Combine the bombers strategic reach to Anderson’s critical location, it’s no surprise the base is considered a power projection platform for the region.

“The geo-strategic location in the Southwest Pacific gives us unique access to reach out and touch anything, whether through kinetic or non-kinetic means in the entire theatre,” Boswell said, also highlighting the role of the 36th Contingency Response Group at Andersen.

The group, comprised of cross-functional Airmen that provide initial Air Force presence in potentially austere forward locations, is always in high demand, but has been particularly busy over the last year due to the number of inclement weather events driving humanitarian aid needs throughout the region.

Outside the region, inclement weather drove a different type of significant event at JBER early in the year. Davis highlighted the success of integrating an additional seven F-22s after Hurricane Michael hit Tyndall Air Force Base, Florida. Not only was the transition “seamless,” he said, the base currently has “overall the best maintenance organization” as they were able to surpass the 80 percent mission capable goal for the broader fleet.

Units across PACAF have maintained a heightened readiness in support of diplomatic efforts in the region, at Kunsan, Col. Tad Clark, 8th Fighter Wing commander, highlighted how Airmen and their ROK counterparts are utilizing creative solutions to maintain their lethality and interoperability. Kunsan is home to both U.S. Army and Republic of Korea Air Force Airmen.

“We are the only base on the Korean peninsula that has both [U.S.] Air Force F-16s and [Republic of Korea Air Force] F-16s as well,” Clark said. “So we are creative on how we train day in and day out and routine training operations together so that if and when we are asked to work together those skills are already there.”

However, most exciting may be Eielson’s preparations to receive PACAF’s first F-35 in April 2020.

“On Oct. 10 we’re going to standup our first F-35 combat squadron; we’re re-activating the 356th Fighter Squadron,” said Col. Ben Bishop, 354th Fighter Wing commander at Eielson. “This, in preparation for our first aircraft to arrive in April of 2020…this will be the first of 54 F-35 Lightning II aircraft stationed at Eielson.”

Between the F-35s to come and the F-22s already in place, Alaska will soon be home to the greatest presence of fifth generation aircraft in the U.S. Air Force.

Interior Alaska is also known as the home of the Joint Pacific Alaska Range Complex, the largest U.S. military training range in the world and one of the main reasons both U.S. and international units complete an annual expedition to Alaska.

Spanning more than 67,000 square miles of airspace—roughly the size of Florida—the JPARC serves as the playing field for RED FLAG-Alaska exercises, during which Airmen, Soldiers, Sailors and Marines and international partners are able to train virtually uninterrupted and unrestricted.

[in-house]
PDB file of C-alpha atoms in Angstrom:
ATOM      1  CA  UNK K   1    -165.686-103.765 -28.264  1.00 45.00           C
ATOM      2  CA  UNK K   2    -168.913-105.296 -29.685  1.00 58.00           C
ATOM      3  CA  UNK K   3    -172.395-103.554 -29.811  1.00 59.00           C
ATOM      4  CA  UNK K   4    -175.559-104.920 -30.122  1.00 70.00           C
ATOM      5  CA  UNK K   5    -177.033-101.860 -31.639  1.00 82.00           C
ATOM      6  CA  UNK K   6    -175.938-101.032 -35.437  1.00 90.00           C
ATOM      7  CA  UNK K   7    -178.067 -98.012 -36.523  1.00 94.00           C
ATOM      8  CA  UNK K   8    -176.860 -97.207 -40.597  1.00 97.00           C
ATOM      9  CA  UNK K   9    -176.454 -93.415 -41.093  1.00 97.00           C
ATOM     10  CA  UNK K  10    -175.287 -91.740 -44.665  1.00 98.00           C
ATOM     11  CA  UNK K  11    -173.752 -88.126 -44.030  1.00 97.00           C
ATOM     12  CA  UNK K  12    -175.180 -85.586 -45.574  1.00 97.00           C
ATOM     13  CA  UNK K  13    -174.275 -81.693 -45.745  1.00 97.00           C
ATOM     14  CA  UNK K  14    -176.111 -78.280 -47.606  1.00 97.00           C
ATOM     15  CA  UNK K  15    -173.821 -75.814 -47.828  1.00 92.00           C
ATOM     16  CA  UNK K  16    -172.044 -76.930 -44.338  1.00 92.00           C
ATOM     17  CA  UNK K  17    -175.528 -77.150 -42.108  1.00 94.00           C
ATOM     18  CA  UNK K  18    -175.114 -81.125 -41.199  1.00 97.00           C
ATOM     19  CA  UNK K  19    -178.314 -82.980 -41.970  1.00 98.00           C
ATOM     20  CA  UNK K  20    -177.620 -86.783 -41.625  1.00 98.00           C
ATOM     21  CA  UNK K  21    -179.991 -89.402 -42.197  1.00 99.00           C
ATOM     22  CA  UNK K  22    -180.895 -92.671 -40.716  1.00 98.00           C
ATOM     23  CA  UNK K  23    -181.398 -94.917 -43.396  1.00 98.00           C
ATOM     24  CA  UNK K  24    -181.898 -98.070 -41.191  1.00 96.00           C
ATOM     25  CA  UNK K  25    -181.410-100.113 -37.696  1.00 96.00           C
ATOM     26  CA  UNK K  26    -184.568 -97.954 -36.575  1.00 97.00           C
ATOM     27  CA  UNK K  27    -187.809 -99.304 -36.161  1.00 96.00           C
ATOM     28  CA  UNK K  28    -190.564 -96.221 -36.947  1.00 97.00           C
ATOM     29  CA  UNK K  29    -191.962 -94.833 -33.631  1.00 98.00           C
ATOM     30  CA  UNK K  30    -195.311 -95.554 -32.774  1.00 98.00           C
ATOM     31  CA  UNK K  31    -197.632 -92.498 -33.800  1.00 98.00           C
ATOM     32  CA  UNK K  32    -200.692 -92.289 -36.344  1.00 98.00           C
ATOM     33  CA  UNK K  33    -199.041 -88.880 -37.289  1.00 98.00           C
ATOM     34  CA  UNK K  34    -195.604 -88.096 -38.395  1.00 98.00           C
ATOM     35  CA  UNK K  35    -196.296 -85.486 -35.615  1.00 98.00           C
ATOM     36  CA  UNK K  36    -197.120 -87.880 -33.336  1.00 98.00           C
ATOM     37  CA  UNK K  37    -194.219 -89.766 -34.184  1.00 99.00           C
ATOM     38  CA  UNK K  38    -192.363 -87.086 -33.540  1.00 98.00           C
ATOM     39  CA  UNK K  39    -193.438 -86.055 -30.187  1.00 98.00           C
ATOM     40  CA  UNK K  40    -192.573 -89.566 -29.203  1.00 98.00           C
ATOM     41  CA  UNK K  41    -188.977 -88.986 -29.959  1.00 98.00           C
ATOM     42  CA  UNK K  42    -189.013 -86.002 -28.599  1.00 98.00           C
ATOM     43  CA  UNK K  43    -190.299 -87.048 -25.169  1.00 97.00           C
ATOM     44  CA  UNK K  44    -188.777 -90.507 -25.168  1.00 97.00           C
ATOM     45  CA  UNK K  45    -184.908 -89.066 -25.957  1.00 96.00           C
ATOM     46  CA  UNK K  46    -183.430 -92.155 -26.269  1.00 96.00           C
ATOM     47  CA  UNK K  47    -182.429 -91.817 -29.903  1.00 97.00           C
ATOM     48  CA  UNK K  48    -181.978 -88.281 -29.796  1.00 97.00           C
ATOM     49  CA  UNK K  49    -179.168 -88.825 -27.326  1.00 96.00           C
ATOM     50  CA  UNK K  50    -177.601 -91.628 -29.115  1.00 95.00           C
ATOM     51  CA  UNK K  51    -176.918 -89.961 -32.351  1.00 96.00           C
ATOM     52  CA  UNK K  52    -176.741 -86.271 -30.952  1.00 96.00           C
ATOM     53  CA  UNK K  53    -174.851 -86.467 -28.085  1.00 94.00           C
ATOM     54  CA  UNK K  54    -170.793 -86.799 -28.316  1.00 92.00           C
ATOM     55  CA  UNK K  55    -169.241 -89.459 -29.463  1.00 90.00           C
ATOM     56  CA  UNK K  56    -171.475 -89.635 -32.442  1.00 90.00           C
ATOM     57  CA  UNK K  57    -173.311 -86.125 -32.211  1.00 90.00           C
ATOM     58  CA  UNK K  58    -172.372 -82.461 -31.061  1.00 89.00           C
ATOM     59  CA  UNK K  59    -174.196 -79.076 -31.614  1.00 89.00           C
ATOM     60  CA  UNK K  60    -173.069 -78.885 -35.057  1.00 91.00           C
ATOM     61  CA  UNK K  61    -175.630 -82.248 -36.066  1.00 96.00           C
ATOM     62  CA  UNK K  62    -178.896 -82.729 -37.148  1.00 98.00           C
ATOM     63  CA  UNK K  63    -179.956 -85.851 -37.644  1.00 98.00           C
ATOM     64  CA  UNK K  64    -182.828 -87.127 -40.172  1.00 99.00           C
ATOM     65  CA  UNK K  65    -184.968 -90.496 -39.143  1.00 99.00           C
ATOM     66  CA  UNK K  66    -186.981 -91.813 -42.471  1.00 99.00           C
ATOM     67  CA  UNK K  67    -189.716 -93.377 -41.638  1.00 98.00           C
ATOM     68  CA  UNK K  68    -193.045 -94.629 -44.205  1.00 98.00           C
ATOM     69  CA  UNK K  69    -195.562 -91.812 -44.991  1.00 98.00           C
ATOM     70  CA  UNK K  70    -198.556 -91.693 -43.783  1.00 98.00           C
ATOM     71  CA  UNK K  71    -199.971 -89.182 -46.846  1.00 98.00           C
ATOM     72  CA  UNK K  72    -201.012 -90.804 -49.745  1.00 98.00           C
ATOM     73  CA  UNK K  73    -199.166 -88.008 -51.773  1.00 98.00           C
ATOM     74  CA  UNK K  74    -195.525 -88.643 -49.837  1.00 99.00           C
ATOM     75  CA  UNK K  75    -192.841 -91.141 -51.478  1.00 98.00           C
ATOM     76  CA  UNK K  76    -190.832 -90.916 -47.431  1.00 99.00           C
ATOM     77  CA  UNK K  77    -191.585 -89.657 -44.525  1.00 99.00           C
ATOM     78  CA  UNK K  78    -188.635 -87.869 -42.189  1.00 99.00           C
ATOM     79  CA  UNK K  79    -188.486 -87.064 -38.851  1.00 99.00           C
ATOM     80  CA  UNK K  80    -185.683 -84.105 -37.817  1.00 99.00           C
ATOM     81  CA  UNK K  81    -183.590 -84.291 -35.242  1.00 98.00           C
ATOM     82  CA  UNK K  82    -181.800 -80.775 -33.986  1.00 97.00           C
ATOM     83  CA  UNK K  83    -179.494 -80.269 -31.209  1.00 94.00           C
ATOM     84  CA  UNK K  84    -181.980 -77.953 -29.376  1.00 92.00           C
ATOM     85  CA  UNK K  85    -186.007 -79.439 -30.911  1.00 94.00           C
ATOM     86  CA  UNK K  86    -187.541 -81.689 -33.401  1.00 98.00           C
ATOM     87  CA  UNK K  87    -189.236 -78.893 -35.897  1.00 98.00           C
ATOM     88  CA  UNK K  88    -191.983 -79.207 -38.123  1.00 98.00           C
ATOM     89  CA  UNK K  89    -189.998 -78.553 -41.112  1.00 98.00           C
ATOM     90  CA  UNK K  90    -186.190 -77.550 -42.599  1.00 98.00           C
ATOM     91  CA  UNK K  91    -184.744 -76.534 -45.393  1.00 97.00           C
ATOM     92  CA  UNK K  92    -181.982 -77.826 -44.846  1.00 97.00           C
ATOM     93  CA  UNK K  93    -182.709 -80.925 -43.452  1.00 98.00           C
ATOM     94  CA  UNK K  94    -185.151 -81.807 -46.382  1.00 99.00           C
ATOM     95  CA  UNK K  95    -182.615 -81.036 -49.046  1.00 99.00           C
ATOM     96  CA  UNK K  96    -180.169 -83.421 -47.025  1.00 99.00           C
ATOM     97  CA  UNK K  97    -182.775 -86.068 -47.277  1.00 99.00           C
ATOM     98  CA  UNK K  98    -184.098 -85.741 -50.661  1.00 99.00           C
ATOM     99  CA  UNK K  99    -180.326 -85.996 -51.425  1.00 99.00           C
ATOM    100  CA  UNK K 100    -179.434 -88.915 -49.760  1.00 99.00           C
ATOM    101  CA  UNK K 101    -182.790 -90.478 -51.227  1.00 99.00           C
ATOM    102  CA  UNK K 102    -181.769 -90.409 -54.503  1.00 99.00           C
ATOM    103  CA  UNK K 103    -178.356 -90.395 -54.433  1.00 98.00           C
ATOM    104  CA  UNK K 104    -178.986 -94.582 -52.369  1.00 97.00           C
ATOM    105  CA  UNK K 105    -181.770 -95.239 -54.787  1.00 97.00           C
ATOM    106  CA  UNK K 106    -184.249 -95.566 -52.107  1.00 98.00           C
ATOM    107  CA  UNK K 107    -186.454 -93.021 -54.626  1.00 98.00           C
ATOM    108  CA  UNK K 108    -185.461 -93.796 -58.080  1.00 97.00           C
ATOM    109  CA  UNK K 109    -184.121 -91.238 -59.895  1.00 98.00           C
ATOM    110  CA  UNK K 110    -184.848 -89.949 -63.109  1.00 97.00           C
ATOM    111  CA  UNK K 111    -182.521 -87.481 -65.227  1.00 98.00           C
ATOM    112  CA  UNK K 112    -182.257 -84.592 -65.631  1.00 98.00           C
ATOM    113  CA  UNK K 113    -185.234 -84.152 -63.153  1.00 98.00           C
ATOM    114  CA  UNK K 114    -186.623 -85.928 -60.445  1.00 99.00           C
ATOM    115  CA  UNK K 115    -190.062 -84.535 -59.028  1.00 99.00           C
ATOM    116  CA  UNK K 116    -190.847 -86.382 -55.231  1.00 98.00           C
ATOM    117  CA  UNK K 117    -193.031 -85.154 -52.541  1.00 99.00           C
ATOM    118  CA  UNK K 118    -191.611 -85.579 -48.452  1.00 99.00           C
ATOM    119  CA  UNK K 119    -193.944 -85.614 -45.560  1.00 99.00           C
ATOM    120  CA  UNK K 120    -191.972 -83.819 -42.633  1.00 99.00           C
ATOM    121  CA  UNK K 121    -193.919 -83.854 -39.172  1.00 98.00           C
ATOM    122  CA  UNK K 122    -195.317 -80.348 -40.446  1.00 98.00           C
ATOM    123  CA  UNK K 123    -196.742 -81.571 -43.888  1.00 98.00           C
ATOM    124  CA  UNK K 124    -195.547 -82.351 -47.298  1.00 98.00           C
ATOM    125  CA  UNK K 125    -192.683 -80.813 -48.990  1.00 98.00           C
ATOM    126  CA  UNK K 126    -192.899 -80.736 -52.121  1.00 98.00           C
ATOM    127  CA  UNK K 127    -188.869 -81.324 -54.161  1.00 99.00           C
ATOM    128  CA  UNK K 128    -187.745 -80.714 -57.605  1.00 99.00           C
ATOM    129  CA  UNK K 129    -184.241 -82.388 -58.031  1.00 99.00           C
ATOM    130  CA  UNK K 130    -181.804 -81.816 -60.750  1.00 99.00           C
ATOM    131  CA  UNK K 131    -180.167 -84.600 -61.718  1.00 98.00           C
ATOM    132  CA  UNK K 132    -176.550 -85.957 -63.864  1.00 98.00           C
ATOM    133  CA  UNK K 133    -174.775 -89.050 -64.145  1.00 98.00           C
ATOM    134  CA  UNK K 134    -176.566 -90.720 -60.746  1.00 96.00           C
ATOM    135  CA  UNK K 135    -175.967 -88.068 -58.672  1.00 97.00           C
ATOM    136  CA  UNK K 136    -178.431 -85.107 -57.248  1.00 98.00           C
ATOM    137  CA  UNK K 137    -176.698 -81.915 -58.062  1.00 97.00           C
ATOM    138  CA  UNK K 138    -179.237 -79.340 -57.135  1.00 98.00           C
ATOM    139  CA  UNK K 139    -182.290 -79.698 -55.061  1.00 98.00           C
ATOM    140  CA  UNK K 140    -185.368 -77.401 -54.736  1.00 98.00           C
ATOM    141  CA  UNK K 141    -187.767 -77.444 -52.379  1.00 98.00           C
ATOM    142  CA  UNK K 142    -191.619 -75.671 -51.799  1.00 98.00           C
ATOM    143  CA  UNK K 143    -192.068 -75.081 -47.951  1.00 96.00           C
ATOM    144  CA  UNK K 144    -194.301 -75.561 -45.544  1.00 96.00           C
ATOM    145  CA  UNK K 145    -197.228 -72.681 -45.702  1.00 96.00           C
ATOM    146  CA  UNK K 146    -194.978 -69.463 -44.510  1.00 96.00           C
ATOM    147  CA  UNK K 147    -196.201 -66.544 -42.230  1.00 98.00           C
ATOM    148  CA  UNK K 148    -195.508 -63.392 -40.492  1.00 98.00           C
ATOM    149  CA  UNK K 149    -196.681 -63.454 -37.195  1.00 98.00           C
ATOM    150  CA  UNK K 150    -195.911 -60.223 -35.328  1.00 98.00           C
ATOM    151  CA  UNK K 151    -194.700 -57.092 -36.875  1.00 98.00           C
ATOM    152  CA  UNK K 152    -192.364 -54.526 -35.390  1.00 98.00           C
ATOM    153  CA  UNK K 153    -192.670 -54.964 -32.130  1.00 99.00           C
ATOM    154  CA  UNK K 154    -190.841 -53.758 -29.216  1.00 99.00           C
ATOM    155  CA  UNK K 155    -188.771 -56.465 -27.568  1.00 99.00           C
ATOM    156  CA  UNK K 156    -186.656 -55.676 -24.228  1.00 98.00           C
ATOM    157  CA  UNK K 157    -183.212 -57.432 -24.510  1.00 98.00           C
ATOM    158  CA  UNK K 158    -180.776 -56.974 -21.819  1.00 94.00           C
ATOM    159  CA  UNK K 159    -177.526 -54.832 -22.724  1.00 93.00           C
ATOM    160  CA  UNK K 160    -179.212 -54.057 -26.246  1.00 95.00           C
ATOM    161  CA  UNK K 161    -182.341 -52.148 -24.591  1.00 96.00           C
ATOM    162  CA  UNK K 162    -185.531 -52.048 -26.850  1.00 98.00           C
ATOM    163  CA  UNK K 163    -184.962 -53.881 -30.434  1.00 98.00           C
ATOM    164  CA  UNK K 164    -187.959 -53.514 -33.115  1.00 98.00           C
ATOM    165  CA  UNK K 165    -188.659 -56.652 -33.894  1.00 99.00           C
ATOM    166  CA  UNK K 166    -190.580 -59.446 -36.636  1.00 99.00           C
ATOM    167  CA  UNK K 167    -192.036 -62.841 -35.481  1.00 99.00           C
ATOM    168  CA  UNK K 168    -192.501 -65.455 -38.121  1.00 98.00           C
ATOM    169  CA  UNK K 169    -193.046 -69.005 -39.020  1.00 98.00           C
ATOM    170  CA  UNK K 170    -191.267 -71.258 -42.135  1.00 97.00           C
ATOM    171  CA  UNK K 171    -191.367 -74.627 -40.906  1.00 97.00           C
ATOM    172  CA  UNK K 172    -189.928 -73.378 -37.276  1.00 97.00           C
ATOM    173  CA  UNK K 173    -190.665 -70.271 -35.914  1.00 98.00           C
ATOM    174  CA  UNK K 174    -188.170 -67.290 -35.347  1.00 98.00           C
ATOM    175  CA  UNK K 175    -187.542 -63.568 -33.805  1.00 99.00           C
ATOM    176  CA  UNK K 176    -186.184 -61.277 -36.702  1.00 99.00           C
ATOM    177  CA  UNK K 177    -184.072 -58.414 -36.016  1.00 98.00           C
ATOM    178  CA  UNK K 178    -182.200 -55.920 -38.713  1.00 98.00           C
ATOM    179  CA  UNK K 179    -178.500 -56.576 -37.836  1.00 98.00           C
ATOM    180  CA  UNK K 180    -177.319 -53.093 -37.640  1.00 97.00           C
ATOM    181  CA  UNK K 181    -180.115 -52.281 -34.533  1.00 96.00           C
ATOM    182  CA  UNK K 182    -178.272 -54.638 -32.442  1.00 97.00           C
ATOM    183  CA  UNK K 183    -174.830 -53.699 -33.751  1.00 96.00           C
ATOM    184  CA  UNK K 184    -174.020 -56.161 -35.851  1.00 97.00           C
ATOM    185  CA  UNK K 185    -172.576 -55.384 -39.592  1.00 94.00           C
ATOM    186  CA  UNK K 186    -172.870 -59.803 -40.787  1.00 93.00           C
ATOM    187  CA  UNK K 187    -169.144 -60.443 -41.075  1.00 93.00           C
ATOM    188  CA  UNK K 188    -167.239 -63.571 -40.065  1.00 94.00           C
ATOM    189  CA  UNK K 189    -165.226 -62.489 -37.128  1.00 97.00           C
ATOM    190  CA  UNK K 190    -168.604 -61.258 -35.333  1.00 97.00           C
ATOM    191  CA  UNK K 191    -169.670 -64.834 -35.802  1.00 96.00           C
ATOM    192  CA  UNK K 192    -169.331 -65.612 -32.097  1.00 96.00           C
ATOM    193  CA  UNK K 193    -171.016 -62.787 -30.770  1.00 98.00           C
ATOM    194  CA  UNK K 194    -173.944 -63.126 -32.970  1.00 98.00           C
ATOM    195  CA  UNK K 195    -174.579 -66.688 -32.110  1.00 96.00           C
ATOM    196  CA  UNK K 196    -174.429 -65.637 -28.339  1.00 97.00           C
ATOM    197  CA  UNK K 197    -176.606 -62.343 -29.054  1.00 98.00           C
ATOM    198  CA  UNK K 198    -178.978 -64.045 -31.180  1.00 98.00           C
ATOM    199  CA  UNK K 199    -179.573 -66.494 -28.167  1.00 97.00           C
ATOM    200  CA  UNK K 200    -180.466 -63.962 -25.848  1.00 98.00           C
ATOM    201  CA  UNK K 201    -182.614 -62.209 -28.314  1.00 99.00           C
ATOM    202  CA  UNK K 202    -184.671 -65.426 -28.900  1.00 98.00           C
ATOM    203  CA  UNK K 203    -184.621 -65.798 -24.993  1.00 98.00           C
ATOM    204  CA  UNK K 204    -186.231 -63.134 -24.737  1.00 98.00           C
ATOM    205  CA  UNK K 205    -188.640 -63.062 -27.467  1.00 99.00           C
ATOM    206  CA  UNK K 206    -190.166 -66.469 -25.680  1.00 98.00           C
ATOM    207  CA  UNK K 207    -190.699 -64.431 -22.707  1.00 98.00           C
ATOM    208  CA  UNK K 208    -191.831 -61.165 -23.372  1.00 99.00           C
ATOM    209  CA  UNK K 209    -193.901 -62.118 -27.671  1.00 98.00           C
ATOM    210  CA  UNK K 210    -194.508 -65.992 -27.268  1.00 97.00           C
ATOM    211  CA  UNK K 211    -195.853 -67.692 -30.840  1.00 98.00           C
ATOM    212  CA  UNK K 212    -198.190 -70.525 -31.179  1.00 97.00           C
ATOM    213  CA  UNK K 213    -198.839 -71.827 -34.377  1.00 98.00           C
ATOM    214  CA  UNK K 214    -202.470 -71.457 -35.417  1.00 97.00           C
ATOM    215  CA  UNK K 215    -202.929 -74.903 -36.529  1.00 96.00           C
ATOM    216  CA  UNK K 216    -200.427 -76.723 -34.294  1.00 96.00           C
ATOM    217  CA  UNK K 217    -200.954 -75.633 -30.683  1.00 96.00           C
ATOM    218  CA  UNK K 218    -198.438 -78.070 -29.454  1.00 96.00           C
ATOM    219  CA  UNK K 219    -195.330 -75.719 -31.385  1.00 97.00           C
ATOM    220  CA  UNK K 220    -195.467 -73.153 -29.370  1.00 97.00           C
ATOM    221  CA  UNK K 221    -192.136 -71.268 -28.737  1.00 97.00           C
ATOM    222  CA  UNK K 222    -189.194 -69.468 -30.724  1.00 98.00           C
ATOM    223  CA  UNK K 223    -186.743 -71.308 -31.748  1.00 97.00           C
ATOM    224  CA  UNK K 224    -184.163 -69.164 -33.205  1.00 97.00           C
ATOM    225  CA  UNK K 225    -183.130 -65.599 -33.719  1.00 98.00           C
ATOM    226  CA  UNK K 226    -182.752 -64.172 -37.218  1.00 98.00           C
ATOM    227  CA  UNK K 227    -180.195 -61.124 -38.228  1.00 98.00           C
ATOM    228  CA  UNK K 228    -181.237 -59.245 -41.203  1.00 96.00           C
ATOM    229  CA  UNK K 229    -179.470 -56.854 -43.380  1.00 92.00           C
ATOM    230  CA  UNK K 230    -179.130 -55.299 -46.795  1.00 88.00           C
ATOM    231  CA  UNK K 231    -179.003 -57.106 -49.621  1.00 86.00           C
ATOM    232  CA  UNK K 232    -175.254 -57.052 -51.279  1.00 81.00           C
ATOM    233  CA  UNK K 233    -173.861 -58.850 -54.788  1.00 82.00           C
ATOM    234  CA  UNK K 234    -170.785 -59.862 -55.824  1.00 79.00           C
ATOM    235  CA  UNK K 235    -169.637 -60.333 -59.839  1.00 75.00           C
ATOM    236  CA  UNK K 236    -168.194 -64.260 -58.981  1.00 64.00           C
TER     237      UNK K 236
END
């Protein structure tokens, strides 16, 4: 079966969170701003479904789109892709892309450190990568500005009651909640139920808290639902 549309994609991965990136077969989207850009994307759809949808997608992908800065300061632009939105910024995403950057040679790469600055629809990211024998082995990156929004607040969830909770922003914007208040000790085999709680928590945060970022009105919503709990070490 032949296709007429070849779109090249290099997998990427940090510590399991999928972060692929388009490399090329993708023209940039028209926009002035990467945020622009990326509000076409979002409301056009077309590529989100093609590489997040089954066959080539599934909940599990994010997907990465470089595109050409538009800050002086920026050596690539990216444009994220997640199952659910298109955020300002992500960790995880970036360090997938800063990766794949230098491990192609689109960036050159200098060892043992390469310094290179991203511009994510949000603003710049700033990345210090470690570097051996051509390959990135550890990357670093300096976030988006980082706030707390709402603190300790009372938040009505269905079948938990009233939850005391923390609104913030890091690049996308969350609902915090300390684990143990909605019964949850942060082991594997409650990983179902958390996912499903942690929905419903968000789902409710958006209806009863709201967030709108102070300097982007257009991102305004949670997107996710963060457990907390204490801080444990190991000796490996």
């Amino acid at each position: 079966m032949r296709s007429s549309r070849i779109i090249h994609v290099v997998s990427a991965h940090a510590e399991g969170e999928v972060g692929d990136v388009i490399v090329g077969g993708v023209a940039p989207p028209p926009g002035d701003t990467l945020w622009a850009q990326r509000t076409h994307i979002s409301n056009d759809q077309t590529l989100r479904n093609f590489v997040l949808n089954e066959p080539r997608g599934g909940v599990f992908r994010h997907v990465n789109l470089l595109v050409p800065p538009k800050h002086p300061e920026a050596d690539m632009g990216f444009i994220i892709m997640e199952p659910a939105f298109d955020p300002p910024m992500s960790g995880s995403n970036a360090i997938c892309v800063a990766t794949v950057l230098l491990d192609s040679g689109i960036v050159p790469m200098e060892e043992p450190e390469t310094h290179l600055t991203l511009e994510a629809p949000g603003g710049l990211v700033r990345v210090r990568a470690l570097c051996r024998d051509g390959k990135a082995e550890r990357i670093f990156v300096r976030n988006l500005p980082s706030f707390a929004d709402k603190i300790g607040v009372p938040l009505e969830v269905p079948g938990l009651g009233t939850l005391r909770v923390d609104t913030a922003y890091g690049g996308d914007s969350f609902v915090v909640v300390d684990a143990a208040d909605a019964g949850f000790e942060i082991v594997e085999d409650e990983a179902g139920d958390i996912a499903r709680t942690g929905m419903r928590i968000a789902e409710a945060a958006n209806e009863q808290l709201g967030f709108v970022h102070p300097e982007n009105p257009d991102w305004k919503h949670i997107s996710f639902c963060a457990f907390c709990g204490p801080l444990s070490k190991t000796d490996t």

“Eielson is an important piece of concrete. From that runway we can achieve, with one fighter sortie and appropriate tanker support, every target in [U.S. Indo-Pacific Command] and [U.S. European Command],” Bishop said. “It’s exciting to bring that capability to PACAF, but also the power projection capability it provides.”

The number of regionally-based F-35s will continue to grow as well, reaching more than 220 by 2025. At that point, nearly 75 percent will belong to allies and partners.


As important as the operational concepts and airframes are, however, commanders stressed the priority focused paid to taking care of Airmen and families.

“What we do, at its core, is a human endeavor and has to be enduring,” Boswell said reflecting on the recently directed Resiliency Tactical Pause.

The group stressed the importance of connectedness and a consistent and continual focus versus just a one-time event.

“We learned how important leadership involvement (is) at echelons up and down the chain, supervisory involvement in the day-in/day-out challenges of being human, and then the additional challenges of serving in the military, in the Air Force… and how important it is to be connected,” Carey said. “People need support and making sure that Airmen know they’ve got a voice and know who to speak to and ensuring that we’re ready to respond when they do speak.”

From Kunsan, Clark showcased what was a 30-day effort that ended in a day of personal testimony, among other events to bring the wing together and promote transparency.

“We pulled resources into their squadrons so mental health wasn’t an office but actually a face and a name [Airmen] could associate with,” he said, adding that key leaders throughout the wing shared personal testimonies. “I think what our Airmen need to know is we are all human, we are all in this together.”

Another common theme, was ensuring this effort was considered a priority across for Airmen at all levels, and a focus to get beyond just communicating and actually connect with each other.

“The operations tempo of the command is significant, everyone is working extremely hard, so having the direction to take a pause was extremely important,” said Rueschhoff, highlight the demands of not only steadying a 24/7 operations center, but connecting across 16 time zones. “What we found most important was connectedness, and understanding your why.”